The world is awash in VCRs–dozens of models from as many manufacturers. And some are specifically designed to edit video. But computer editing systems are replacing old-style, multi-VCR edit suites. A single computer can now replace the bank of three or more VCRs that used to be required for A/B roll editing. That makes the role of the editing VCR different today than it was in the old days. Here are some things to consider before you buy a new VCR to use in your edit bay.
Ins and Outs
One easy way to spot a VCR designed for editing is to look at the input and output panel on the back. Like its consumer cousin, the professional VCR will have video and audio in and out jacks, but the terminations may be different.
Consumer gear typically sports RCA composite video and audio jacks, F-connectors for antenna connections and possibly an S-video interface.
At the high end of the consumer spectrum, you’ll even find VCRs that sport component connection – a high-end signal transport arrangement that used to be exclusively the realm of professional decks. Component video connections have found a consumer home as an interface to the high-end big-screen direct-view sets and video projection systems that often form the heart of sophisticated home theater installations. Component connections alone no longer put a device into the professional use category.
On a professional deck, you may find an array of BNC connectors for video and balanced XLR-type audio connections, even if RCA audio outs are still present for monitoring.
The big difference in a true editing deck will be the presence of one or more ports for connecting some kind of edit controller interface to the deck. The traditional port type for editing used to be a serial connection for the RS-232 or RS-422 protocol, and these ports are still found on many professional editing decks. But newer standards are now taking over rapidly, particularly on digital VCR decks.
The IEEE 1394 standard (FireWire or i.LINK) is a digital protocol for combining digital video, audio and deck control information on a single cable. External deck control is often the key element that differentiates an editing-capable deck from one not built to edit. IEEE 1394 support may be important for use with your nonlinear editing system.
Another big difference between a household VCR and one designed for video editing is that the editing VCR typically needs extra heavy-duty motors, pulleys and other transport components.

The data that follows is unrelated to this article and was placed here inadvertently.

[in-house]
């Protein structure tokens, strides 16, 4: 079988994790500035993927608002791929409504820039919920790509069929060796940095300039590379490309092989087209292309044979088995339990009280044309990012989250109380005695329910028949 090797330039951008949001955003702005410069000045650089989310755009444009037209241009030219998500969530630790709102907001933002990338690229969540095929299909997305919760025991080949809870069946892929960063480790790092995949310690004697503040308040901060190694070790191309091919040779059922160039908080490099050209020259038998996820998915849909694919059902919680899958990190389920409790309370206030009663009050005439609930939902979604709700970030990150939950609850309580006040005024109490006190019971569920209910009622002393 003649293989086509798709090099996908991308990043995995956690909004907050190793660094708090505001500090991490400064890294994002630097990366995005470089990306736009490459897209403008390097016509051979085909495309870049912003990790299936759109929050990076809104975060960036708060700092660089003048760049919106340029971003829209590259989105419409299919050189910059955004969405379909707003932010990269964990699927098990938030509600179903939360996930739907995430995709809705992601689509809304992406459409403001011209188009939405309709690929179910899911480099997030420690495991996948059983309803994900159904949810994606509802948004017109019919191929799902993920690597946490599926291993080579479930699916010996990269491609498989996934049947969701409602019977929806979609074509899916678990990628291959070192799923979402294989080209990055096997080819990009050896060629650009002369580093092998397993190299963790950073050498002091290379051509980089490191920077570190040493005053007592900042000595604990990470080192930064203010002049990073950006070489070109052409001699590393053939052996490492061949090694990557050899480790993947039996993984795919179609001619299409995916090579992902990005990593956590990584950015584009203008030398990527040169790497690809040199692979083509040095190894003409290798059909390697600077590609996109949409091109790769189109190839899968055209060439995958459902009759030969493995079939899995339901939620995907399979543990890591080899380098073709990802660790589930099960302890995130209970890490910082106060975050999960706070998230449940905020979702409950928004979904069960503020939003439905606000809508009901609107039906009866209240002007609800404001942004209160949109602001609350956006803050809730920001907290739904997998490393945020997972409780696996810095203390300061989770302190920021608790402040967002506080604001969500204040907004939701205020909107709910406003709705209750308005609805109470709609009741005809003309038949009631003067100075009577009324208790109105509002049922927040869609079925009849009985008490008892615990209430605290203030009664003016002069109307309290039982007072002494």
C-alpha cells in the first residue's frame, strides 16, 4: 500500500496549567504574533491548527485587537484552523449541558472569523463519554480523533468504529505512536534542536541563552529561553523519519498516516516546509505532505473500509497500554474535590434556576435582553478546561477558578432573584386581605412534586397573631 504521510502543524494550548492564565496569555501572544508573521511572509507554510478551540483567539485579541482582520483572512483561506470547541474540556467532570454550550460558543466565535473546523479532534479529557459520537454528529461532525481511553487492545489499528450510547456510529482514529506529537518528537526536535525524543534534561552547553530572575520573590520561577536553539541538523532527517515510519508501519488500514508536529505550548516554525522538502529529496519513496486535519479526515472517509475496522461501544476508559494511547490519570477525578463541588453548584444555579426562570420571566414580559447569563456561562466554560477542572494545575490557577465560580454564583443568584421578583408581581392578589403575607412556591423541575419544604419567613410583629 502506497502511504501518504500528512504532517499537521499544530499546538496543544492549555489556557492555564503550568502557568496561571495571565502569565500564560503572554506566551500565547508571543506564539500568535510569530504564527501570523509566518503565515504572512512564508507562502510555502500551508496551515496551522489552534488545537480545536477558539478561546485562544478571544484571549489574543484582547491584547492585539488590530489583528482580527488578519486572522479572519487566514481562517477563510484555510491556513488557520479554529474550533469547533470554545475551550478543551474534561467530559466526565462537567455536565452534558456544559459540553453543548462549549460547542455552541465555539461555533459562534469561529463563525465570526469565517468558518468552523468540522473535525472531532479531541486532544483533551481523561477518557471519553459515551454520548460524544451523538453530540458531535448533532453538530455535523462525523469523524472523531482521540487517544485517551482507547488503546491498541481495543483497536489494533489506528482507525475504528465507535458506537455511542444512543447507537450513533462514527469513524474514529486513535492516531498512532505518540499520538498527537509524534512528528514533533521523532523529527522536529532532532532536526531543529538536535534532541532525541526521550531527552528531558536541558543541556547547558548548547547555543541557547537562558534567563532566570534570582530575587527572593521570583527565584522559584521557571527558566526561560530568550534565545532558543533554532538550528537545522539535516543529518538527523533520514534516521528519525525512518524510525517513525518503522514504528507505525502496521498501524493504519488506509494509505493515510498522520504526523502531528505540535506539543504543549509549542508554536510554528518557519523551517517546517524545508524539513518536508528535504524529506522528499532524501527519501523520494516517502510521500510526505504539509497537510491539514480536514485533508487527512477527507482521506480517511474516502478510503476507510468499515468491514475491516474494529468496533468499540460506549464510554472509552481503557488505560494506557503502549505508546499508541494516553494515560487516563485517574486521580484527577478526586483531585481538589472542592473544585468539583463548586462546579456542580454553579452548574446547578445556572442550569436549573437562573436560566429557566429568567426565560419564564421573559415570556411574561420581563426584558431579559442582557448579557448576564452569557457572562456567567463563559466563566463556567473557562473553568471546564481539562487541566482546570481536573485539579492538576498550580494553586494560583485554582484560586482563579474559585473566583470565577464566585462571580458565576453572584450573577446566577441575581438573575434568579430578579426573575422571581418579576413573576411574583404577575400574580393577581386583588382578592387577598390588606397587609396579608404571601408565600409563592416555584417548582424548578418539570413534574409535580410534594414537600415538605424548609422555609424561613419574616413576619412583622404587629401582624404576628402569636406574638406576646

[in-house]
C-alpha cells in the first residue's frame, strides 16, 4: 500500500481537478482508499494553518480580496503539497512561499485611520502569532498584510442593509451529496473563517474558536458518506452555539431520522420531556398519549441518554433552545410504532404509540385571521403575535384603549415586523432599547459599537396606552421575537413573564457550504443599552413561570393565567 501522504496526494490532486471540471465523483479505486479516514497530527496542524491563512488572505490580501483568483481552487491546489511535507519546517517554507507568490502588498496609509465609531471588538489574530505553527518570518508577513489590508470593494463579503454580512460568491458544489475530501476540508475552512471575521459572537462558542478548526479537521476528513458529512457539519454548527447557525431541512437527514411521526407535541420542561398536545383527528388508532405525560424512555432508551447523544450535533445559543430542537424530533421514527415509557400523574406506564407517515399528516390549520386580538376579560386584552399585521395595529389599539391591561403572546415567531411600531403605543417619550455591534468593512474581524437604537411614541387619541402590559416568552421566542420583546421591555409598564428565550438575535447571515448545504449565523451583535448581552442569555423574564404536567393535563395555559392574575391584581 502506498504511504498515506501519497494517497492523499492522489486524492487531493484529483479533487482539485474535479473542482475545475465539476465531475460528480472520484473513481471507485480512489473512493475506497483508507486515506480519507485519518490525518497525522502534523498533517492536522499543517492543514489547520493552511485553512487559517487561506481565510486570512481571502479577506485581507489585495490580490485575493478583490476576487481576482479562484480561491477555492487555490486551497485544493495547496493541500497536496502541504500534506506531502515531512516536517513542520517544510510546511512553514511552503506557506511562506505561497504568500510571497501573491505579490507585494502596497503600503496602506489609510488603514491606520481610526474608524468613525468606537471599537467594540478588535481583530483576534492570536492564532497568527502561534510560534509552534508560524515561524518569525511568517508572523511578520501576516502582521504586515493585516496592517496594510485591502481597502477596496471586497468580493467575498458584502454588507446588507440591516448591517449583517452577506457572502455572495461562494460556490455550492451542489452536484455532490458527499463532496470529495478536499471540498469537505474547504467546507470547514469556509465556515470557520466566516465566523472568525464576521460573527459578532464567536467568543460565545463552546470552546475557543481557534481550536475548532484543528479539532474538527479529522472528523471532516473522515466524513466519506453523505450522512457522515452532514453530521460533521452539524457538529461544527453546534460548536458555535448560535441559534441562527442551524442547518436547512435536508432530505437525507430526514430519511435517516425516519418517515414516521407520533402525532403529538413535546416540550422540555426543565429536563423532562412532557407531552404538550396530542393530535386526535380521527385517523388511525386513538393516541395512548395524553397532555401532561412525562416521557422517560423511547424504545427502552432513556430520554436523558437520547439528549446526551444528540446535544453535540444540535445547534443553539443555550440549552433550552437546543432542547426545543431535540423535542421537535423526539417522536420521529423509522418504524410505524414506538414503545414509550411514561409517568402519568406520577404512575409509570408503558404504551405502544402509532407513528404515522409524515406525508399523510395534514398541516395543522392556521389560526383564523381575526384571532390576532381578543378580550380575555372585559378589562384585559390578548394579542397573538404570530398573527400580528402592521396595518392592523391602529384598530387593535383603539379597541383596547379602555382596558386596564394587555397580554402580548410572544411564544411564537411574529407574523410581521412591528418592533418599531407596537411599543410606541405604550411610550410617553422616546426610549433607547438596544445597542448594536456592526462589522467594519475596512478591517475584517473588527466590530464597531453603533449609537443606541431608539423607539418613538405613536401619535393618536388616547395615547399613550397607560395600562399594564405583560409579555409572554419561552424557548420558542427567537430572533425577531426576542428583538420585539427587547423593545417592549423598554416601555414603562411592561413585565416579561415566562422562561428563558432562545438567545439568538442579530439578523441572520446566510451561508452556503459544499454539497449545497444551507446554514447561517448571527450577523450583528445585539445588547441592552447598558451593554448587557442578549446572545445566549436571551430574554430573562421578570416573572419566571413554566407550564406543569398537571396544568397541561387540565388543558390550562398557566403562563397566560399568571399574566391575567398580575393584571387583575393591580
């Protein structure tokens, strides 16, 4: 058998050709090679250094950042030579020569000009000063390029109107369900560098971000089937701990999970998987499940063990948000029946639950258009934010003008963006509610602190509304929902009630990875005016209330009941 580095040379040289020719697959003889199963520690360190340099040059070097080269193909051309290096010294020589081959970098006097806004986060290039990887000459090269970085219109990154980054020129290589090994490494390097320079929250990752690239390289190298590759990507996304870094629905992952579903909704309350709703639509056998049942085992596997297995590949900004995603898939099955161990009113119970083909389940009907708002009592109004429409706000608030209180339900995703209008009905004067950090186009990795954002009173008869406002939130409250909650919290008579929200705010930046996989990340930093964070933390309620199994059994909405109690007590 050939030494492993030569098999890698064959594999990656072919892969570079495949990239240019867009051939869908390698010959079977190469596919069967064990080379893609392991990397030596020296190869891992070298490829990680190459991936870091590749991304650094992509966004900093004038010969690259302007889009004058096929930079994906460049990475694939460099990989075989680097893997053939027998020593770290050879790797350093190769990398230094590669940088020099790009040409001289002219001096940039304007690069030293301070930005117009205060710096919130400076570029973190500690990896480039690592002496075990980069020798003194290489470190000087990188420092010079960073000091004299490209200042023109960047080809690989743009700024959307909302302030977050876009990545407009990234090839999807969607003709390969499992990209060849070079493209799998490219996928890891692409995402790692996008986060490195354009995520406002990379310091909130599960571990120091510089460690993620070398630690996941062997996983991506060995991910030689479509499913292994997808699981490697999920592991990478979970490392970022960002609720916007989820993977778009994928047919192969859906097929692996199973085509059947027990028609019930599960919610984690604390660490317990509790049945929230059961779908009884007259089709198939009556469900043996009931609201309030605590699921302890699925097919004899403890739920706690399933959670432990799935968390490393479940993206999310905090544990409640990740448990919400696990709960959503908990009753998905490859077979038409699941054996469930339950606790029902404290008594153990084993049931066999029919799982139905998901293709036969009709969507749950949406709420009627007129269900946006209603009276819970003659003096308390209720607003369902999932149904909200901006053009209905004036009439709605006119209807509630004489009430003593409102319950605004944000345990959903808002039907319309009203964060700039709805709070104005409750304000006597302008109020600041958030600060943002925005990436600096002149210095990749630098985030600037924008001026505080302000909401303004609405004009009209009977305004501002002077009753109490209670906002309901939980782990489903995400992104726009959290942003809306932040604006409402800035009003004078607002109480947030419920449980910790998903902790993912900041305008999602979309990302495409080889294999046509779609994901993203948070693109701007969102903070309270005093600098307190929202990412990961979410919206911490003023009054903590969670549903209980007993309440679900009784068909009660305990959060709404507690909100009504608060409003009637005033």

A home VCR will play or record a movie, then will be idle for hours before its next use. The life of an editing VCR is far different. Depending on how much you edit, your editing VCR will likely have to go more rounds than a typical home VCR will experience in a month of use.
A robust transport mechanism typically separates a pro VCR from a consumer model. But it’s hard to see inside a VCR to know if the motors, belts and pulleys are light- or heavy-duty, and marketing types spray terms like "heavy-duty," "fine pitch" and even "professional" onto their boxes with abandon. So we have to find other ways to judge whether we’re buying an industrial-type product or a glorified consumer unit.
The use and display of time code is another indicator of a deck designed for rigorous editing. Time code is simply a unique number assigned to each frame of video on a tape.
If a deck can’t read some form of time code (see Time Code Types sidebar), then an external edit controller can’t accurately control it. One element that separates prosumer from real professional VCRs is the accuracy of that control. If you specify a particular time code for the starting point of an edit, a system based on less expensive equipment will often not be completely frame-accurate.
Even today, when we use computer editing systems for most of our editing, quality deck control provides many advantages. Say you have a one-hour tape, and the client makes a change to the graphic opening. With a computer-only editing system, the only way to make that change is to capture the entire hour onto your hard drive, make the change, then print the entire hour back out to tape.
If you can use your computer editing setup to accurately control an editing VCR, however, you can simply change the slate and do an insert edit of just the new material. That ability alone can turn a two-hour job into one that takes 10 minutes.
When shopping for a VCR, carefully consider the format that you select. If you’ll use it to transfer source footage into your computer, you’ll need to select a deck that is compatible with your camcorder. If you’ll use the VCR as a recorder, to transfer your productions from the computer back to videotape, you’ll need to select a high quality format. The recorder will determine the quality of the edited master tape that you’ll store and use for making dubs.
It used to be that a professional video deck was easy to spot because the price difference between consumer and pro gear was so wide. If a VCR cost more than $10,000, it was clearly for professional use. If it retailed for under $1,000, it was clearly consumer.
Today, there’s a huge range of both consumer and professional video equipment priced directly inside that former gap. By shuffling around some of the ideas we’ve dealt out to you in this article, you should be able to greatly improve the chances of finding your ideal editing VCR.